Berkeley City Council passes police retiree health plan

Kore Chan/File

The Berkeley City Council passed a new police retiree health benefits plan at Tuesday’s meeting that is expected to cut costs for the city.

The new Police Retiree Health Premium Assistance Plan, designed to ensure the sharing of health care costs between the city and retirees, introduces changes to police retiree health benefits for those who have retired after Sept. 19, 2012. The plan is expected to reduce the city’s risk in incurring liabilities by $2.8 million and save the city $14.5 million over the next 30 years.

Under the previous plan, there was no set limit on the amount the city was required to pay, thus forcing the city to cover all payments until the death of the retiree and his or her spouse, said City Auditor Ann-Marie Hogan.

In addition, the city provided retired police employees and their spouses with a cash amount equivalent to the current Kaiser Health Insurance monthly premium, said Tim Kaplan, president of the Berkeley Police Association.

“It becomes very risky and expensive for cities to supply lifetime health benefits,” Hogan said.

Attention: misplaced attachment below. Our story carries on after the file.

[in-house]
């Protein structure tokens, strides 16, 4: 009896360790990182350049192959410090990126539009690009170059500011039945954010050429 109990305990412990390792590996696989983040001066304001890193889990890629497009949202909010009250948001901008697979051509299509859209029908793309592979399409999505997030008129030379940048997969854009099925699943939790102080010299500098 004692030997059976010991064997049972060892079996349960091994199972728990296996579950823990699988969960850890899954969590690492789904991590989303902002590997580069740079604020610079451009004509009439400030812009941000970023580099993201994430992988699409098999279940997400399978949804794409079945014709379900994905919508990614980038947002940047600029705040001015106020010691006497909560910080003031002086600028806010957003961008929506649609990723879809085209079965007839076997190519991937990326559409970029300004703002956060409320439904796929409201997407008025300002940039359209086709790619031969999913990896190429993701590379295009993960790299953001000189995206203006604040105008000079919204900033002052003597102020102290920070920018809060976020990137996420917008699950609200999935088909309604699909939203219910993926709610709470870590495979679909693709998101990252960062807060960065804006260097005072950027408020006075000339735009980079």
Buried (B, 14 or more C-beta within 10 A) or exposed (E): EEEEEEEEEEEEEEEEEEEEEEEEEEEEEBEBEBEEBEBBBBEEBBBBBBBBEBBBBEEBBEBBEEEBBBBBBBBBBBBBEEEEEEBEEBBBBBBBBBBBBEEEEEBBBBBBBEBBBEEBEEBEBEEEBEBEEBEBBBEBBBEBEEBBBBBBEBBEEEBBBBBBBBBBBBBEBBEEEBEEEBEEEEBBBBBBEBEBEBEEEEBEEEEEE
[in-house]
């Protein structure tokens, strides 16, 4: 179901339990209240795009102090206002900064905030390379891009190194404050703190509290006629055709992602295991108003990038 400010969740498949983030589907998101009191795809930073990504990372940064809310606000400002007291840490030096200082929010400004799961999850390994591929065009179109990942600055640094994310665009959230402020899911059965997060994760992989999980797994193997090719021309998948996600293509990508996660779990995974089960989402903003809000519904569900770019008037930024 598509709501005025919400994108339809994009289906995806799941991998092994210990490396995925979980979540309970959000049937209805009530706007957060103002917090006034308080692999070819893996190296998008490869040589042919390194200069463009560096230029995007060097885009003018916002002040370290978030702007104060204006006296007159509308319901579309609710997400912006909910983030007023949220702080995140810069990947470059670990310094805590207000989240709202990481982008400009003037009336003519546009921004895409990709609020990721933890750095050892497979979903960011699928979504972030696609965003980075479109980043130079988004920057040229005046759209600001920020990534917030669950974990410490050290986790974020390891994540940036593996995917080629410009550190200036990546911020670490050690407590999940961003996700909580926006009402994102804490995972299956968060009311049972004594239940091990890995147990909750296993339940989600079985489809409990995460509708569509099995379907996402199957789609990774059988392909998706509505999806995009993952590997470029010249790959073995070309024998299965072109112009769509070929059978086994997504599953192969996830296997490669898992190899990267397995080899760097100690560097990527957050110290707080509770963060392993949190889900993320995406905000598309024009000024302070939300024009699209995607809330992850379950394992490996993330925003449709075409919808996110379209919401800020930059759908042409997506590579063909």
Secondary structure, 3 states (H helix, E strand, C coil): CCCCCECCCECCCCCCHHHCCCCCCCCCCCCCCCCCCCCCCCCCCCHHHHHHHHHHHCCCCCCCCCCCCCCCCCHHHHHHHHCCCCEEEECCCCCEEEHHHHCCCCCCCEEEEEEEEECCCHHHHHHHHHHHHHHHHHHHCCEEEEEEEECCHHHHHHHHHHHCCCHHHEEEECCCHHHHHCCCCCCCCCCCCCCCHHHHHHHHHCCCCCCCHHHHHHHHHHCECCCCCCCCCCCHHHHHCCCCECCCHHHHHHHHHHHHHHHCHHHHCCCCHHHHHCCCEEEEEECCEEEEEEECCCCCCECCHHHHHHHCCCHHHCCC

Councilmember Gordon Wozniak also criticized the previous system as inefficient due to the fact that the city disbursed cash as taxable income, leaving retirees paying for health premiums after taxes on the city contribution.

According to David Abel, acting director of human resources, the new plan provides a fund for retired police officers to have a portion of health care costs paid by the city. Paying for health care costs directly instead of giving out cash deposits would eliminate this previous tax problem.

“For a single party, the city would pay $600 a month,” Abel said, “and for a two-party plan, they would pay $1,200 per month. Then, police officers are responsible for paying the difference of what the fund would subsidize.”*

Additionally, the new plan will save the city money by capping the amount of money for which the city is liable at 6 percent for any premium rate increases. Increases greater than the 6 percent cap will have the remainder shifted to police retirees.

An additional benefit of the new plan is an agreement that provides for the creation of a voluntary employee beneficiary association, a medical trust that allows employees to allocate sick leave pay toward their medical benefits every year.

This will help employees make up the “gap” between the maximum 6 percent cap in city payments and the escalation of Kaiser costs each year.

Kaplan believes that the new plan is mutually beneficial for the city and the police association.

“The city did a good job of making the plan more predictable for officers that are working 25 to 30 years and then facing extremely high health care,” Kaplan said.

Alyssa Neumann covers city government. Contact her at [email protected].